Base | Lab | MCSE | Servers | VMWare


Using an ISO image instead of a CD drive

Whilst I was on the VMWare site looking for the exact command line parameters to use in a custom shortcut for Server01, I came across the marvellous idea to create an ISO file from a CD-ROM and mount that ISO file as a virtual disk in a virtual machine.

That would allow me to do all kinds of install without having to even have the Windwos Server 2003 CD available, or even the drive.

What's more, the transfer of files at installation time is likely to go a lot faster than when reading from an external device.

Base | Lab | MCSE | Servers | Server01


Setting up the paging file

The situation is a bit weird in this case, but I think the basic idea still holds: putting the OS files and the Virtual Memory Paging File (commonly known as a swap file) on the same partition is asking for trouble, if only because of fragmentation.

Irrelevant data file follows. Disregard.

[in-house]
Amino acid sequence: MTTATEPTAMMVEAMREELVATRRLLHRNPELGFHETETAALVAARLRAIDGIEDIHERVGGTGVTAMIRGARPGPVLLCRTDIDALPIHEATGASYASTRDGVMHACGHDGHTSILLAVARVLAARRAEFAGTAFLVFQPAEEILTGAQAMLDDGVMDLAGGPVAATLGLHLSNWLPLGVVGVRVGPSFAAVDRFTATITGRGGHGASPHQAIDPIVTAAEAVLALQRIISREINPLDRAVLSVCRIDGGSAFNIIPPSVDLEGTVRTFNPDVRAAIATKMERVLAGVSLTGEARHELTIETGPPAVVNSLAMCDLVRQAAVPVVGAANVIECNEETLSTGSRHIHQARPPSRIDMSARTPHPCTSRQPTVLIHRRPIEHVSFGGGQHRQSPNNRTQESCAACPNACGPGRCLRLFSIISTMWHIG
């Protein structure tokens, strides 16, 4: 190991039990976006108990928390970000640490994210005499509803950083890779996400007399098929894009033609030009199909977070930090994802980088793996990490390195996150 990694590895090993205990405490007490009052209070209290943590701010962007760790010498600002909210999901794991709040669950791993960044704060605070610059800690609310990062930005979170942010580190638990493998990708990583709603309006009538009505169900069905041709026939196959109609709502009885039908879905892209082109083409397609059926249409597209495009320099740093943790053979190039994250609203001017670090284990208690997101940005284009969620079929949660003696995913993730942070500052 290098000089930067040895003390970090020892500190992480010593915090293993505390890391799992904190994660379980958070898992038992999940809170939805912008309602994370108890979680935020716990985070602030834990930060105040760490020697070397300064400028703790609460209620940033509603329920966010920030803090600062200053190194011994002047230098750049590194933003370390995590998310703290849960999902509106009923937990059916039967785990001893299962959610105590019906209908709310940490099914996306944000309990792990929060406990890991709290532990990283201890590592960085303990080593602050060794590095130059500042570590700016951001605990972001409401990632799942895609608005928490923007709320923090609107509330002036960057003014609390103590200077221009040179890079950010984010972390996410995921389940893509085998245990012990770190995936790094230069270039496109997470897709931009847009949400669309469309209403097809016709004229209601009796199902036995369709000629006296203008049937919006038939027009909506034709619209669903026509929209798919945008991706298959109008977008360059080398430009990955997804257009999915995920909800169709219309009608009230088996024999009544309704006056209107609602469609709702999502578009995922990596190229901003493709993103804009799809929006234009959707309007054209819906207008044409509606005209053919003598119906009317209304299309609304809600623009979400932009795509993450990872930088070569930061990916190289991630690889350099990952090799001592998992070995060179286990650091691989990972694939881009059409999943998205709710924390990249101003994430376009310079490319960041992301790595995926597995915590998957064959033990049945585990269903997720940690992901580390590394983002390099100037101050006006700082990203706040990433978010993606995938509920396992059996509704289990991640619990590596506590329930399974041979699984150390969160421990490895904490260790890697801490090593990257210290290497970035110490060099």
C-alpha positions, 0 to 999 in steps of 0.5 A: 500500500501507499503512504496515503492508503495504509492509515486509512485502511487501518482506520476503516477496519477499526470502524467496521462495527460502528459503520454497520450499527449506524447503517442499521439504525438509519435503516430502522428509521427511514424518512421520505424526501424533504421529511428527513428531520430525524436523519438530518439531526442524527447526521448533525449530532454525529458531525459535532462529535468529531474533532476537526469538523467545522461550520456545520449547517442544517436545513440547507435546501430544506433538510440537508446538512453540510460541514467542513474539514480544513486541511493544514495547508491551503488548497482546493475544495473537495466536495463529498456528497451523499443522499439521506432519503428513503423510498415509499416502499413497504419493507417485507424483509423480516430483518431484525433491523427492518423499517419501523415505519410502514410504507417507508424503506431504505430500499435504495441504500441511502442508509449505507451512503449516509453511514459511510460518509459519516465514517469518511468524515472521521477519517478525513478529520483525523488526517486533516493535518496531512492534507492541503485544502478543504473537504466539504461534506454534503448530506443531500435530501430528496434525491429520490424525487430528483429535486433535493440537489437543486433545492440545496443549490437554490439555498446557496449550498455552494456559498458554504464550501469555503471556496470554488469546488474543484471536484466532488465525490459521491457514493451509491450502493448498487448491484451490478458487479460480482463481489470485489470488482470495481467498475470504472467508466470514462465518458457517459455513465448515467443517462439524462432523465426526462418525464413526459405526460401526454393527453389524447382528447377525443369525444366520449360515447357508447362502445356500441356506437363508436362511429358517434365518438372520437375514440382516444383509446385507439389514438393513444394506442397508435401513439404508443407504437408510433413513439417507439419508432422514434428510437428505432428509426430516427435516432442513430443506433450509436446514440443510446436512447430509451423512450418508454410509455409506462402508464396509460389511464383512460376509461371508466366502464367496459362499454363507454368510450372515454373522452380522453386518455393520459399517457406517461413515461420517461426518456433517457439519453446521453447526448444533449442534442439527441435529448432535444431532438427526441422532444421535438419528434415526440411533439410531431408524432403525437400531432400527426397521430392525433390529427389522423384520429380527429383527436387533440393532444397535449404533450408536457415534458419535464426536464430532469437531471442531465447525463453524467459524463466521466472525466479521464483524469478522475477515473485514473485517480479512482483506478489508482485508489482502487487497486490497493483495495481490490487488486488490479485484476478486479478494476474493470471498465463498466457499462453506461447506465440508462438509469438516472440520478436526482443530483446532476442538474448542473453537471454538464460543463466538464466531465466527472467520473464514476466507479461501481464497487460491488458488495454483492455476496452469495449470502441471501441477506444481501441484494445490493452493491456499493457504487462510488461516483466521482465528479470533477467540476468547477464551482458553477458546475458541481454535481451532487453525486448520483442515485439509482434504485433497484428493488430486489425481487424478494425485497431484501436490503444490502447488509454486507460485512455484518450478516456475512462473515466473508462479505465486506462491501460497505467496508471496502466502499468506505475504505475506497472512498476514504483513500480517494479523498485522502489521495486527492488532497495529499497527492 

At the very least, I always try to create a seperate partition to use for swap, if not an actual seperate disk. The maximum wisdom in these matters is to divide your swap requirement over as much bus capacity as possible, but avoiding otherwise busy areas. So: not on the same partition as the OS. If there are two physical disks, then one-third on the disk that also has the OS and the rest on the other disk. Never on two partitions on the same disk; that would just make the head move around like mad and slow things down all around.

In this case, everything actually resides on the same file system on the same disk in the Host OS, so the logic hardly applies. My only reasons for creating a seperate virtual disk and using that is that the fragmentation issue is still relevant and that it is more manageable, in case I decide to expand the disk setup in future.